Jardetzky et al. (7) reported on the three-dimensional structure of the bacterial SAg, staphylococcal enterotoxin B (SEB), bound to the human MHC class II molecule HLA-DR1, as determined by x-ray crystallography. The structure revealed that SEB binds to the DR1 α-chain via an N-terminal, low-affinity binding domain. Peptide density corresponding to a mixture of self-peptides was observed in the DR1 peptide-binding site. SEB did not interact with the peptide and did not influence the conformation of bound peptide. Details of the SEB–DR1 interface provided a structural explanation for the capacity of SEB to bind distinct DR allotypes and for its hierarchy of binding with distinct human and mouse class II isotypes. The structure also provided insight into the binding of other bacterial SAgs, such as staphylococcal enterotoxin A (SEA) and staphylococcal toxic shock syndrome toxin-1 (TSST-1), to MHC class II. Prior studies had shown that SEA, but not SEB or TSST-1, binds to MHC class II via a zinc-binding site (21). Structural alignment with the SEB-binding interface suggested that TSST-1 binds MHC class II in a manner similar to SEB and that SEA has evolved two class II binding sites, one low-affinity interaction site with the class II α-chain similar to SEB and a second zinc-mediated, high-affinity interaction site with the class II β-chain. These predictions were subsequently confirmed by crystallographic studies (2224).

The crystal structure also allowed predictions of the ternary SEB–DR1–TCR complex. Residues of SEB previously implicated in interactions with the TCR were shown to be clustered in a region located above and to one side of the MHC peptide-binding groove. Based on mutational analyses and three-dimensional models of the TCR available at the time, Jardetzky et al. (7) proposed an interface involving the hypervariable region 4 of the TCR Vβ chain. In this model, SEB was wedged in between DR1 and the TCR, and the CDRs of the TCR were situated over the MHC peptide-binding groove. This model suggested potential interactions between the TCR Vα chain and DR1, but these were nevertheless distinct from the interactions of the TCR with MHC class II molecules during antigenic peptide stimulation. Thus, this model provided structural insight into the capacity of SAgs to stimulate large numbers of T cells in a peptide Ag–independent manner. The key features of this model were confirmed in subsequent reports detailing the crystal structures of the SEB–TCR complex (25) and the ternary SEB–DR1–TCR complex (26). This general model of SAg recognition was also supported by crystallographic studies of other SAg–class II–TCR complexes (27, 28).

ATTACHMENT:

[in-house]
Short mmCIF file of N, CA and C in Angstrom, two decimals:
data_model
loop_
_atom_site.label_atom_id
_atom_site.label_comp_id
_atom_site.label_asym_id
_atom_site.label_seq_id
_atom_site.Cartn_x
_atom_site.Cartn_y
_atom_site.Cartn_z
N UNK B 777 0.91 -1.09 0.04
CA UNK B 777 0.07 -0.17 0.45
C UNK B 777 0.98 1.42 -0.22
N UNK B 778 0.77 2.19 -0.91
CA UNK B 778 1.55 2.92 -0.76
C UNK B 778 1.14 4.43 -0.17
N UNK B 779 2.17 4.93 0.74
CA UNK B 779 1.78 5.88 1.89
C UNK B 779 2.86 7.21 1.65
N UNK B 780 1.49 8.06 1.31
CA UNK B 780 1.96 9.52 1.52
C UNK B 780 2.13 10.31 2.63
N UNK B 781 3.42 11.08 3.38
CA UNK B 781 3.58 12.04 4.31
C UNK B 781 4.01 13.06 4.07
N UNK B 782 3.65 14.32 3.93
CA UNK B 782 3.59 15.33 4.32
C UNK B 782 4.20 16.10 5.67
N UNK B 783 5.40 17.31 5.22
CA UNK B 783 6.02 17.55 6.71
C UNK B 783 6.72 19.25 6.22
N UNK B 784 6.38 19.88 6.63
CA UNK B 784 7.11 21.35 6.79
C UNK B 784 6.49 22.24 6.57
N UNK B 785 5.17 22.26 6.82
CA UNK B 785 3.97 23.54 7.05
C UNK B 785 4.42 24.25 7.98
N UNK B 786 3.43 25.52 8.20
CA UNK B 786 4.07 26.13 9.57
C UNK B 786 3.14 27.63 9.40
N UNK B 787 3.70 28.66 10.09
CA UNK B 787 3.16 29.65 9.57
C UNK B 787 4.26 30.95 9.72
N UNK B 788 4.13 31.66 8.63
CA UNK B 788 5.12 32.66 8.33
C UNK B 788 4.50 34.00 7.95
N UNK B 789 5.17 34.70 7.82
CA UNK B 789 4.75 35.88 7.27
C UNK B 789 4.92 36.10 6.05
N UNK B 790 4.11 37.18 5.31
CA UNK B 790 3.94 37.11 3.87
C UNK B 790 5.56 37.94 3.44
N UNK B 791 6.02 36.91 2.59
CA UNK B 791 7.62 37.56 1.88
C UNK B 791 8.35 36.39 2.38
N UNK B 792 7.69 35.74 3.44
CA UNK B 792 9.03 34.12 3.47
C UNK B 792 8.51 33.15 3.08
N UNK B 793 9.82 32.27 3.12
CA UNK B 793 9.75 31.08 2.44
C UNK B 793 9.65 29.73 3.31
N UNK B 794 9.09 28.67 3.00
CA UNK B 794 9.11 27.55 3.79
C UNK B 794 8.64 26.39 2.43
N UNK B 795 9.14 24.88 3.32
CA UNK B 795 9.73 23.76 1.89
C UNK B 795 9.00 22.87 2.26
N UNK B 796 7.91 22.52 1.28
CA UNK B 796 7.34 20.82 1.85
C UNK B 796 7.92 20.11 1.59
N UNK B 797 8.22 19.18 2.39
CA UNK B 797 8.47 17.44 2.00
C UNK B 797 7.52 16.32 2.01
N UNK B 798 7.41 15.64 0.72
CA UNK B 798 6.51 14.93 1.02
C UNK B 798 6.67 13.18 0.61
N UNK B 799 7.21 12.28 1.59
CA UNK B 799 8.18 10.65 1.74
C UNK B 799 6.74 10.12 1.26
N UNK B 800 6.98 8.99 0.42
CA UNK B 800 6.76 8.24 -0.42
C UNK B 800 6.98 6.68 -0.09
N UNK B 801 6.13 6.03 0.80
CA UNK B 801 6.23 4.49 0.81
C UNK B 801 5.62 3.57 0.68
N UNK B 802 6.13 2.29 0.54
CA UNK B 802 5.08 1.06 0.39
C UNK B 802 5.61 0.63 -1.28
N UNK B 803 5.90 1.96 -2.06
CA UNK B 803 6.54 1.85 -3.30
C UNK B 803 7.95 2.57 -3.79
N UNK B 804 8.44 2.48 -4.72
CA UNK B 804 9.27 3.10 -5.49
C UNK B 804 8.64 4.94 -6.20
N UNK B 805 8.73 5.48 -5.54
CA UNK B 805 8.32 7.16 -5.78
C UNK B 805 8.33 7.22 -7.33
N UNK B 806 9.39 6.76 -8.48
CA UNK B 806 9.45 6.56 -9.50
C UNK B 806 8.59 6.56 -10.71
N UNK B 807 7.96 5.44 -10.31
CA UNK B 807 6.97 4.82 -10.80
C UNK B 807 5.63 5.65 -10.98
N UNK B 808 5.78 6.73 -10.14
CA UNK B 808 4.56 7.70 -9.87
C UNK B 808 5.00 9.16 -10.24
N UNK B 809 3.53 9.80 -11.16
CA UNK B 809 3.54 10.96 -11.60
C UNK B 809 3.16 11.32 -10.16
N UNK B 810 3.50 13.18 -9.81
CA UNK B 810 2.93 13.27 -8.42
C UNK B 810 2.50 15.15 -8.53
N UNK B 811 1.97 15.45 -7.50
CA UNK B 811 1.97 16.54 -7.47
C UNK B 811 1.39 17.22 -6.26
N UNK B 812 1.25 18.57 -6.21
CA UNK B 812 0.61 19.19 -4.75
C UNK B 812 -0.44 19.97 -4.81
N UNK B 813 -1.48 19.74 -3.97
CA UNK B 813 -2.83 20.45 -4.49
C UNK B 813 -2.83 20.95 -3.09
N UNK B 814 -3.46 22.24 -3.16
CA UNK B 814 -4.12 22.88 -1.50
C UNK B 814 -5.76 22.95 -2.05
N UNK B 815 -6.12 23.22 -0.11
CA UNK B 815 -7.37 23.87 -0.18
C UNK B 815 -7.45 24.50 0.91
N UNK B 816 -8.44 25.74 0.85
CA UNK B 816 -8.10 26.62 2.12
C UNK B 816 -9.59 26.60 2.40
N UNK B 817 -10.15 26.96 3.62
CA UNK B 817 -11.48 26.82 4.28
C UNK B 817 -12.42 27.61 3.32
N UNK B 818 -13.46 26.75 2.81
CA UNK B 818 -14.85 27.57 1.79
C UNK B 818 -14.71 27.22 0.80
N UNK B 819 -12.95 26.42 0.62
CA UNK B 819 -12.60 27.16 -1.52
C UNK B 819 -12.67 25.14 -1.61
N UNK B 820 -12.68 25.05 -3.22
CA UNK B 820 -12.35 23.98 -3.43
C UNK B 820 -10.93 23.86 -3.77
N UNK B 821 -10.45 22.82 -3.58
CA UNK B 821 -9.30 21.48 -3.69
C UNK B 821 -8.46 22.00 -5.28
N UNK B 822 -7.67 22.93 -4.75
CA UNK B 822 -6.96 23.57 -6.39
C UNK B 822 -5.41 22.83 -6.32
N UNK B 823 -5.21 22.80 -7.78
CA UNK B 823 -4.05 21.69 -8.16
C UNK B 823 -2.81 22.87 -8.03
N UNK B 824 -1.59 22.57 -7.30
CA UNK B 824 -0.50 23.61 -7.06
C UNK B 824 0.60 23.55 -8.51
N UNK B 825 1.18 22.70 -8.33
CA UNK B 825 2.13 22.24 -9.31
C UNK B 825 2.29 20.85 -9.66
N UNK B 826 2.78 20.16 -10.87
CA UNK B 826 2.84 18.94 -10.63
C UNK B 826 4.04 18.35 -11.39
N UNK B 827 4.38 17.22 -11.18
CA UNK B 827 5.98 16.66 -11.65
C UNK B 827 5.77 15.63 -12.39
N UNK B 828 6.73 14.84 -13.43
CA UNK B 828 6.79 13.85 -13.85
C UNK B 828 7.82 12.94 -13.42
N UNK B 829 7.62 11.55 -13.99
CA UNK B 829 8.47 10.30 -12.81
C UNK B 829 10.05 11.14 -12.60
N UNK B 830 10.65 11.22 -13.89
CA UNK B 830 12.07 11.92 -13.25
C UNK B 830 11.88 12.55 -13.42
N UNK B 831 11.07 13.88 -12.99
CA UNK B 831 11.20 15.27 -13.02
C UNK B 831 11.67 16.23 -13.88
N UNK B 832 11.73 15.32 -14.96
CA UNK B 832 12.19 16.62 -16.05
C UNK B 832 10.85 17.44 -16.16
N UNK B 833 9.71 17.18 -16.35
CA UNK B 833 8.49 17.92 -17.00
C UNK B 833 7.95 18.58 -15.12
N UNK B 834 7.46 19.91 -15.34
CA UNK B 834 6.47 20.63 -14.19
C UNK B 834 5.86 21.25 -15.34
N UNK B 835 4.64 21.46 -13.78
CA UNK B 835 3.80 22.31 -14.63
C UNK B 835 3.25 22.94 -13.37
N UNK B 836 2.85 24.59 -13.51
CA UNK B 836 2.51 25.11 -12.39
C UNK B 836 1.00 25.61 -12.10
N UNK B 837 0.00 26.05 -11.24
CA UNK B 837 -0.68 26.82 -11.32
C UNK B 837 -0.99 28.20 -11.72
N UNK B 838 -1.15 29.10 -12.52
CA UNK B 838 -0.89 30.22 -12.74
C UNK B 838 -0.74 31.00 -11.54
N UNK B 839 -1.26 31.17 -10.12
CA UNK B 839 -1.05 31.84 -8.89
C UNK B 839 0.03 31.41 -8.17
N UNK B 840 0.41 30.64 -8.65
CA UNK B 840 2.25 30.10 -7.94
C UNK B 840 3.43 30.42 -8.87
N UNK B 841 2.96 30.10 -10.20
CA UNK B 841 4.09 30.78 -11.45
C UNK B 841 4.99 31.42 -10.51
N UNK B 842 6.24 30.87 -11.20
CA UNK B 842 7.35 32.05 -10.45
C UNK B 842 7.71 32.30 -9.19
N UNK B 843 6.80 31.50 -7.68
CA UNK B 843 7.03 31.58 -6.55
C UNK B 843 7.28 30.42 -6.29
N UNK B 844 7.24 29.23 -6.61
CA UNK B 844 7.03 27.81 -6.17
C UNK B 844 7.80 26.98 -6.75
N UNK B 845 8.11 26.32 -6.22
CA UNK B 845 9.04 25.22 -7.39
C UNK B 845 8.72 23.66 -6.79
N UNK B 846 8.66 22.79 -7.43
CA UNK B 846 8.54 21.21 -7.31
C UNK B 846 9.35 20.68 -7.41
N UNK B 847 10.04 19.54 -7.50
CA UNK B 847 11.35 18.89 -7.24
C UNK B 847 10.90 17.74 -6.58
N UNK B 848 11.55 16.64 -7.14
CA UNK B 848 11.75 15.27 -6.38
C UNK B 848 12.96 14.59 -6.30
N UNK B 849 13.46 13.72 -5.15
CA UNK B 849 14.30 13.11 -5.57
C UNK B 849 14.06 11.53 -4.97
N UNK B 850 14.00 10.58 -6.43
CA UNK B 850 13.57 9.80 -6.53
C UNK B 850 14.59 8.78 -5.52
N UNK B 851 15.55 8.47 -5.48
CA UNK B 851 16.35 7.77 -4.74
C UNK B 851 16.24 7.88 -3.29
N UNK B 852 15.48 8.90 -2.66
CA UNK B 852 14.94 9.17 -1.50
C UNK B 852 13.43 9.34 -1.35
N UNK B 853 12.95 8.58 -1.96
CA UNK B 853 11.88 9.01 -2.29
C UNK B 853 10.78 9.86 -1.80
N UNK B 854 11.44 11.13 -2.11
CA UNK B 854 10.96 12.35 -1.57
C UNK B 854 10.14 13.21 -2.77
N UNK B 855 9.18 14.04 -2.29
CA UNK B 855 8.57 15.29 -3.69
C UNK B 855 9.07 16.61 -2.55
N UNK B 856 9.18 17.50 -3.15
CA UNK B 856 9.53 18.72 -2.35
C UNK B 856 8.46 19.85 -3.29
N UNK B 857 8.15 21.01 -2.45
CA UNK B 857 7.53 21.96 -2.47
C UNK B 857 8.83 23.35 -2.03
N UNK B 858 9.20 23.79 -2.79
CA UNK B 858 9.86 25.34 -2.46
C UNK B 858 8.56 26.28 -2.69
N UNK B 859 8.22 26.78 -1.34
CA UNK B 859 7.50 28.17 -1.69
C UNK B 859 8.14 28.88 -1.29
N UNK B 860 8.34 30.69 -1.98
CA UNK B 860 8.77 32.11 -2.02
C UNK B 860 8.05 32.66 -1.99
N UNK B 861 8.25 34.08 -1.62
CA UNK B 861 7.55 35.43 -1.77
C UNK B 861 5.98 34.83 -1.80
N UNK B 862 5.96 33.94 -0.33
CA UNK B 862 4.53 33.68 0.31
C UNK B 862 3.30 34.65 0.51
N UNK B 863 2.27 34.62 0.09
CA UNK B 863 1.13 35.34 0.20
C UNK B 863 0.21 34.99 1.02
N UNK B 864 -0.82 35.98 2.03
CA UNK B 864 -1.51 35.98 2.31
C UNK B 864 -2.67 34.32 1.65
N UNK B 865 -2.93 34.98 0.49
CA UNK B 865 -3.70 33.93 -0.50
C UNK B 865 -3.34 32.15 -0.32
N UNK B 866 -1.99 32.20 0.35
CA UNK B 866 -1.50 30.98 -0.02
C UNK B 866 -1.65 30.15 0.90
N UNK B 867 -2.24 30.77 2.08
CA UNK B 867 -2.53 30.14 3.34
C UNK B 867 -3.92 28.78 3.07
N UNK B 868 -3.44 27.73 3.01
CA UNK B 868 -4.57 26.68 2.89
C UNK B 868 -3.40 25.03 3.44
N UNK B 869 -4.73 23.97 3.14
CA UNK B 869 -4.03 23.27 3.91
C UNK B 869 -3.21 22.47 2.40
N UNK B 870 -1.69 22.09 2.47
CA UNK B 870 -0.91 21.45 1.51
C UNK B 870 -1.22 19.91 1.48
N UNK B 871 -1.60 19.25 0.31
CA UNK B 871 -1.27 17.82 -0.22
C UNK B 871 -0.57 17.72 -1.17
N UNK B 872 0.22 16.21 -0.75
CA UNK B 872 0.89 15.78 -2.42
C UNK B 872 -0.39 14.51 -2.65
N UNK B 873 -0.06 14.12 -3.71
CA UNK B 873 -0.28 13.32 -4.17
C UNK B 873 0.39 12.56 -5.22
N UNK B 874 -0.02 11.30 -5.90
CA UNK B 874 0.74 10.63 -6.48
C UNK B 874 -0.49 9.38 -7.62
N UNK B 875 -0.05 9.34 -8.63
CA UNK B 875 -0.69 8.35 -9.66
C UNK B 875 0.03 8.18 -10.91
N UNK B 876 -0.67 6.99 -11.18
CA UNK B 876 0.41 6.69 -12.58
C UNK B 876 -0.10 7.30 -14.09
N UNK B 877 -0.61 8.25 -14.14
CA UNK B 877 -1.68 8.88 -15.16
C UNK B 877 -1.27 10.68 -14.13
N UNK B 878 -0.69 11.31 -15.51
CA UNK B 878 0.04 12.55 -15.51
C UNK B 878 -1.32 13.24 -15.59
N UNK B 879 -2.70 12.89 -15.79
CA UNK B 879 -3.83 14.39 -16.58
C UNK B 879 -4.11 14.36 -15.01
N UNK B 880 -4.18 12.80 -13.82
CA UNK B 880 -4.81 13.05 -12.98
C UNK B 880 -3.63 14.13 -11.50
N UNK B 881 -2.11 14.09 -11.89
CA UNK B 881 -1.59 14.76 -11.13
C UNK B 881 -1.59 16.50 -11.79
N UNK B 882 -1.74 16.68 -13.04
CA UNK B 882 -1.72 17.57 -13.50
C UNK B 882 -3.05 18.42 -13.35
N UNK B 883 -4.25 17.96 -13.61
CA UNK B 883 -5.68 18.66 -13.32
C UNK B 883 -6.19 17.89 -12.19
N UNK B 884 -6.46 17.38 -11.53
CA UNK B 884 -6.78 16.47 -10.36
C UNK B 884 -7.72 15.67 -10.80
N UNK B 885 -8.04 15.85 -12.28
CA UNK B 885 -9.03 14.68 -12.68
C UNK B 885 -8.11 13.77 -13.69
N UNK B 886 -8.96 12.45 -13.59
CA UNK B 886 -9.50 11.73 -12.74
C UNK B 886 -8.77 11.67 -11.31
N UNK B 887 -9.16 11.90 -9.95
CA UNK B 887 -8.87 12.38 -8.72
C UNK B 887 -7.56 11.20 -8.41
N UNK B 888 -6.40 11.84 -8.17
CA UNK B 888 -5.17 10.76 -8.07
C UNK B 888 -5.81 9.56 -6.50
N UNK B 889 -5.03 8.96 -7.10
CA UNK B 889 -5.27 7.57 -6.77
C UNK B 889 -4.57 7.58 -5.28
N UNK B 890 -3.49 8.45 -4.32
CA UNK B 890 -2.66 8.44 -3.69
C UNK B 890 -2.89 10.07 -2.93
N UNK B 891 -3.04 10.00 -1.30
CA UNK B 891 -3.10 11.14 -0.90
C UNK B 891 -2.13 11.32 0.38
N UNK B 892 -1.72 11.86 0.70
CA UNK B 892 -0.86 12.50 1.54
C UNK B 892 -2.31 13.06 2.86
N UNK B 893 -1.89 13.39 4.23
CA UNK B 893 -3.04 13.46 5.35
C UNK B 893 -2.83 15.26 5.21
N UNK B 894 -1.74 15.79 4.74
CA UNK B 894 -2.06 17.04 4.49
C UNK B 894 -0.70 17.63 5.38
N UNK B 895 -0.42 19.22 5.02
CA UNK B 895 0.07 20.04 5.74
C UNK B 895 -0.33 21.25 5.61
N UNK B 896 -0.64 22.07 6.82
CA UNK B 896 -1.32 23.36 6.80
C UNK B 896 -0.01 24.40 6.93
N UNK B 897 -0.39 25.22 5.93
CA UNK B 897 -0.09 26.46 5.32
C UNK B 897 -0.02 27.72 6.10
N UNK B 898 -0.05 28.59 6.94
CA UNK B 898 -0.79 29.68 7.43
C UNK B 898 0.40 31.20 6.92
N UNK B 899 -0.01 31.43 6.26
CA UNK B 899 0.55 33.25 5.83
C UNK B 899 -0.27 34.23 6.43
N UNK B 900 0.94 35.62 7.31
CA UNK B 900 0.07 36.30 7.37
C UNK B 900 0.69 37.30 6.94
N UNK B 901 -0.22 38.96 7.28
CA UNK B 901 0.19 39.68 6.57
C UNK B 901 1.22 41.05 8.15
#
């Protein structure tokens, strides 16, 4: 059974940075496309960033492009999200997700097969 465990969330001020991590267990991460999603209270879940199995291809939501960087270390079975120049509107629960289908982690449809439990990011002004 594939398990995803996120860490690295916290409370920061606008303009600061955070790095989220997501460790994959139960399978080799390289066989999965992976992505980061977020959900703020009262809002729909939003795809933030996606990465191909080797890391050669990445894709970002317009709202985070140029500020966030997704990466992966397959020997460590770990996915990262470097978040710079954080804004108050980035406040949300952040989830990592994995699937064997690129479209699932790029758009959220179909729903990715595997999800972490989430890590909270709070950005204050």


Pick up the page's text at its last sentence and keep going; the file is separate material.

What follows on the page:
SAgs such as SEB induce potent cytokine responses in the host that can lead to shock and even death (6, 15). Because of their stability and potency, these toxins pose a major threat for biological warfare (29). The findings of Jardetzky et al. (7) provided a rational approach to target the interaction between SAgs and MHC class II for the development of vaccines, which has shown significant success (30, 31). A similar approach could be employed to generate antagonists interrupting SAg–class II interactions to treat SAg-mediated diseases, but this goal is yet to be achieved (31).

In summary, the structural studies of Jardetzky et al. (7) provided an elegant explanation for the capacity of SAgs to stimulate large numbers of T cells by binding outside of the peptide-binding cleft of MHC class II molecules. Since these seminal studies, SAgs have continued to intrigue, and they are employed to this day to explore principles of T cell activation, immune tolerance, and immune-mediated disease. The work of Jardetzky et al. (7) also provided a strong foundation for the rational design of interventions targeting SAg-mediated diseases.

The author has no financial conflicts of interest.

Abbreviations used in this article:

SAg

superantigen

SEA

staphylococcal enterotoxin A

SEB

staphylococcal enterotoxin B

TSST-1

staphylococcal toxic shock syndrome toxin-1.